AT&T's stock is having its worst year since the 2008 financial crisis, down more than 20 percent year to date, as the company's multi-billion-dollar bets struggle to take off and its wireless business faces growth challenges.
The company expanded its media distribution business in 2014 with a $50 billion purchase of satellite distributor DirecTV. AT&T doubled down on the media space earlier this year with its $85.4 billion acquisition of Time Warner.
But now, AT&T is facing $250 billion in debt and a crowded media space, with a growing number of competitor streaming services hitting the market. It is also grappling with cord cutting as people drop their satellite TV packages for cheaper options.
Moreover, it's not clear AT&T's strategy of buying media and satellite assets to boost its wireless business by allowing it to bundle more products together will pay off in the long run. Revenue in its legacy satellite and wireless businesses has grown modestly at best, sometimes even posting year-over-year declines.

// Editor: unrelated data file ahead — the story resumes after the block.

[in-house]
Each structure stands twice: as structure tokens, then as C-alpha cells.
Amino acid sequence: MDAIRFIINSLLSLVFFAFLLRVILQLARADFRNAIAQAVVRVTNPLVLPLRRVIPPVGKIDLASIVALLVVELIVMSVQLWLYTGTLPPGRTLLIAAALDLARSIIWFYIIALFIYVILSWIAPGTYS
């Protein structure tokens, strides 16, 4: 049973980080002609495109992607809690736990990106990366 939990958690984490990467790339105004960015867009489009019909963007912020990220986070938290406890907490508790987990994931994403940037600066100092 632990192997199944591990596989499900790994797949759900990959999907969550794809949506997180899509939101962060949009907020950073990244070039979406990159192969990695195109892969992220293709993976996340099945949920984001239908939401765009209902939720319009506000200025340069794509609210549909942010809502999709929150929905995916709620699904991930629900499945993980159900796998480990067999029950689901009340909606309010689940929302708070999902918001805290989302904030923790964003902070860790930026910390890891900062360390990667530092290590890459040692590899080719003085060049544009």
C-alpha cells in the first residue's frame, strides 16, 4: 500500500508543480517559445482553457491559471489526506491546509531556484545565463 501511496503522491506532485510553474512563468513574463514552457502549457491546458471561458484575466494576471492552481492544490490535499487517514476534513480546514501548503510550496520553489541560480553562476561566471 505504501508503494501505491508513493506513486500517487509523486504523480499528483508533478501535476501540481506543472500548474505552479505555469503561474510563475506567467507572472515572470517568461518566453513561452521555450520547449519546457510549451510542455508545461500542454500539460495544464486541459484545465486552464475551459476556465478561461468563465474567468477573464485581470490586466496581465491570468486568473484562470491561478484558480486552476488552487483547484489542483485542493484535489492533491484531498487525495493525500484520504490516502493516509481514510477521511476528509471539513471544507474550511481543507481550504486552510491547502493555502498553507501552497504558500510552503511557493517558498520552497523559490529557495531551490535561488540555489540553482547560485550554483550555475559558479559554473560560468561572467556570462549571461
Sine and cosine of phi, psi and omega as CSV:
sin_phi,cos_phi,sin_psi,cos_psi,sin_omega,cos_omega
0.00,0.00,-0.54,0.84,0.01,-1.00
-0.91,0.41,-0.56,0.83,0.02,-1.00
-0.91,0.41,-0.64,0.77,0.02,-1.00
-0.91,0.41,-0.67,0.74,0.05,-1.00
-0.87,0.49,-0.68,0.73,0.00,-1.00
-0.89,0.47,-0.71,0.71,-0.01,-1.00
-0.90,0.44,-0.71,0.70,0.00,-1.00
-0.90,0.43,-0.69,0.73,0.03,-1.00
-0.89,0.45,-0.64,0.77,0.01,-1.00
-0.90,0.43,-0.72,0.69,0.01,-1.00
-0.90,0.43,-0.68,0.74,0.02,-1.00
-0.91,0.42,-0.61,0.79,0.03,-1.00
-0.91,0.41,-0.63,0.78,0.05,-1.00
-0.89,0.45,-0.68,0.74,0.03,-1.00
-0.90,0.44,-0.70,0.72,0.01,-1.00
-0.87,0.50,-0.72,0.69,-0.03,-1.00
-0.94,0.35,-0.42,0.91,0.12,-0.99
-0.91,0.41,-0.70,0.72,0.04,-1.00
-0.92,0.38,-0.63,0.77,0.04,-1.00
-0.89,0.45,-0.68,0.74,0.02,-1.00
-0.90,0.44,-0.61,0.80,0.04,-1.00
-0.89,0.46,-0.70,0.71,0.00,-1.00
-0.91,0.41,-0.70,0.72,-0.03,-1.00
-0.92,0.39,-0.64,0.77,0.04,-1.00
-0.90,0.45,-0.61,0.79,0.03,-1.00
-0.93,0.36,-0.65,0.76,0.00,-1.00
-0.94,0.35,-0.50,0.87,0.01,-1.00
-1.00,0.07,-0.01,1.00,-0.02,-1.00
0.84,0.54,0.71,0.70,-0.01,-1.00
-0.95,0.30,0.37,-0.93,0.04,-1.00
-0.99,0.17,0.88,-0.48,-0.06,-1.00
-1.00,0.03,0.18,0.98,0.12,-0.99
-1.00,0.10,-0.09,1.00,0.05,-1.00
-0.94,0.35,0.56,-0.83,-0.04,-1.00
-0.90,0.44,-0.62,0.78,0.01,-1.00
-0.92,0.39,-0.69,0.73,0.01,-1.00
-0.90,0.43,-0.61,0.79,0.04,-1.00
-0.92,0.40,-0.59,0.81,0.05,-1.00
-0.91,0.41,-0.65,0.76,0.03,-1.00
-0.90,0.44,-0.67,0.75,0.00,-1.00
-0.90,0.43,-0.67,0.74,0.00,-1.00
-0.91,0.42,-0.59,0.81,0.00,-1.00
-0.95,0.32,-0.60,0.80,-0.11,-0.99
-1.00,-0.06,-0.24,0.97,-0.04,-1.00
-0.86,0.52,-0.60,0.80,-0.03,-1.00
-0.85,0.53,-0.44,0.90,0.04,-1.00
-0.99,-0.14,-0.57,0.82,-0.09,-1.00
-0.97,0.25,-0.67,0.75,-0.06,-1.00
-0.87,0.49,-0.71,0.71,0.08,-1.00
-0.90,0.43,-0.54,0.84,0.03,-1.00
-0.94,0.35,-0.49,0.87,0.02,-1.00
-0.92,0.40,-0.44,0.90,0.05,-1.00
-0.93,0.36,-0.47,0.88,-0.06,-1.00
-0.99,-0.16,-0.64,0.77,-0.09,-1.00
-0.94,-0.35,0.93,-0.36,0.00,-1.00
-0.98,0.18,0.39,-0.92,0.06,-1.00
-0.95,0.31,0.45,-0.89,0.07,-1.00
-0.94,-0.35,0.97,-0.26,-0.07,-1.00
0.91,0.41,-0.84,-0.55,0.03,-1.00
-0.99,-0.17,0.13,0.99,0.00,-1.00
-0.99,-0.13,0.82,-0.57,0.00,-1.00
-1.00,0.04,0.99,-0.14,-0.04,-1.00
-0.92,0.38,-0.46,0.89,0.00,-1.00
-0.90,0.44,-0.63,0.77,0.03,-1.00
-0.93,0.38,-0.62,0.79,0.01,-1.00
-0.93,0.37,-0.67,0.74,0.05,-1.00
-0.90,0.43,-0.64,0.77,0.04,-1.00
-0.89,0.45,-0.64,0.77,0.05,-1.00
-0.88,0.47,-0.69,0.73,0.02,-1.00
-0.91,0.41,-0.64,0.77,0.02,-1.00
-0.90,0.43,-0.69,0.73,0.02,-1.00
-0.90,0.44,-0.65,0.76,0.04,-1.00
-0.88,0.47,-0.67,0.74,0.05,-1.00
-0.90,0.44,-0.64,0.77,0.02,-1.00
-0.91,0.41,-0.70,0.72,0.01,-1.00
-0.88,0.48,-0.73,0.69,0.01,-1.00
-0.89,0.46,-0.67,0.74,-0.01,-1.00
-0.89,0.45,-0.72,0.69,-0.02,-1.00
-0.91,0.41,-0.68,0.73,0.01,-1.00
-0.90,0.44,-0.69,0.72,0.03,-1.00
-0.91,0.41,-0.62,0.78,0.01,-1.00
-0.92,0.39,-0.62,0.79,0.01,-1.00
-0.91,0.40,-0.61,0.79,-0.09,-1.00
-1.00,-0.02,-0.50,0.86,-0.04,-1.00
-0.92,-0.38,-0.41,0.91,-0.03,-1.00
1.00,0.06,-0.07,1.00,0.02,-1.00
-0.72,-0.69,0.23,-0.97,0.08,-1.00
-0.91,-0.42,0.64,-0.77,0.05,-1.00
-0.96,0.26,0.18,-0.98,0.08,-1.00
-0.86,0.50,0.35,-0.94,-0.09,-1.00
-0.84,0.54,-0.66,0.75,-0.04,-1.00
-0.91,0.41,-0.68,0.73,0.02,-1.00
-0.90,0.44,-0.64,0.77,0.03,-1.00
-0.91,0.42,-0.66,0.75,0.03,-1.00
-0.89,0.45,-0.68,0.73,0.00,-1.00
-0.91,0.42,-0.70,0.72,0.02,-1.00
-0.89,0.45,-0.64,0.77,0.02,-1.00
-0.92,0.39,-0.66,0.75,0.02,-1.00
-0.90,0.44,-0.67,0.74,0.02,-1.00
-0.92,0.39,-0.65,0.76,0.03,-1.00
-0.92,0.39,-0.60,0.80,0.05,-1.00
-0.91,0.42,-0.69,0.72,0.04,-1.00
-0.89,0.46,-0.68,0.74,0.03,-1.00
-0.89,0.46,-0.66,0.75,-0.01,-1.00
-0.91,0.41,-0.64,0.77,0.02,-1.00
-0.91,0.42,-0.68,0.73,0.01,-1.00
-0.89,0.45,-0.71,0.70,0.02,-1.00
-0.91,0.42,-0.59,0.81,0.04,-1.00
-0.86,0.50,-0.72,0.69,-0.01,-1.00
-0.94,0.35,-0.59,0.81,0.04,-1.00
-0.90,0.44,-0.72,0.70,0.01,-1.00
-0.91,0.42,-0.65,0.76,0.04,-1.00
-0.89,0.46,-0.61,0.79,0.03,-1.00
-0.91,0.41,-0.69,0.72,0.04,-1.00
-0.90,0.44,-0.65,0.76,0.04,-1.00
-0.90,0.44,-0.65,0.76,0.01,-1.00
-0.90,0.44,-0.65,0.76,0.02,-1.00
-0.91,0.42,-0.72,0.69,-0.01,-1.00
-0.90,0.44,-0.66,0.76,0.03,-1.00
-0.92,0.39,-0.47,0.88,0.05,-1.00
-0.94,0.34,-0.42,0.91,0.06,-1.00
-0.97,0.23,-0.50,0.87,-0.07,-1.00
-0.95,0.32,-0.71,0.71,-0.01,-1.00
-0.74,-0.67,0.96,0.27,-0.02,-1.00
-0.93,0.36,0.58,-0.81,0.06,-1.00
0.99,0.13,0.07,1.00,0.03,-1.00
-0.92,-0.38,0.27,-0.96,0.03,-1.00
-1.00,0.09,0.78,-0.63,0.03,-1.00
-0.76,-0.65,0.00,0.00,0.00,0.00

AT&T is trading into correction territory on the year, but Verizon is up almost 10 percent in the same period. Practically every major Wall Street analyst has a sell or hold rating on the stock, including MoffettNathanson.
"There were a lot of people who thought AT&T was the visionary and that they were making visionary bets on the media ecosystem at a time when Verizon was caught in quicksand," Craig Moffett, an analyst at MoffettNathanson, said. "Two years later, Verizon looks to have been the far more prudent of the two."
AT&T earlier this week reported a large drop in DirecTV video subscribers for the September quarter. The division shed 359,000 customers, while its direct-to-consumer streaming play DirecTV Now added just 49,000 subscribers to compensate.
"In retrospect, they diversified away from wireless right at the bottom and diversified into satellite TV right at the top," Moffett told CNBC. "As far as timing, it could hardly have been worse."
He added, "The DirecTV business is the biggest anchor, but the company's strategy isn't helping."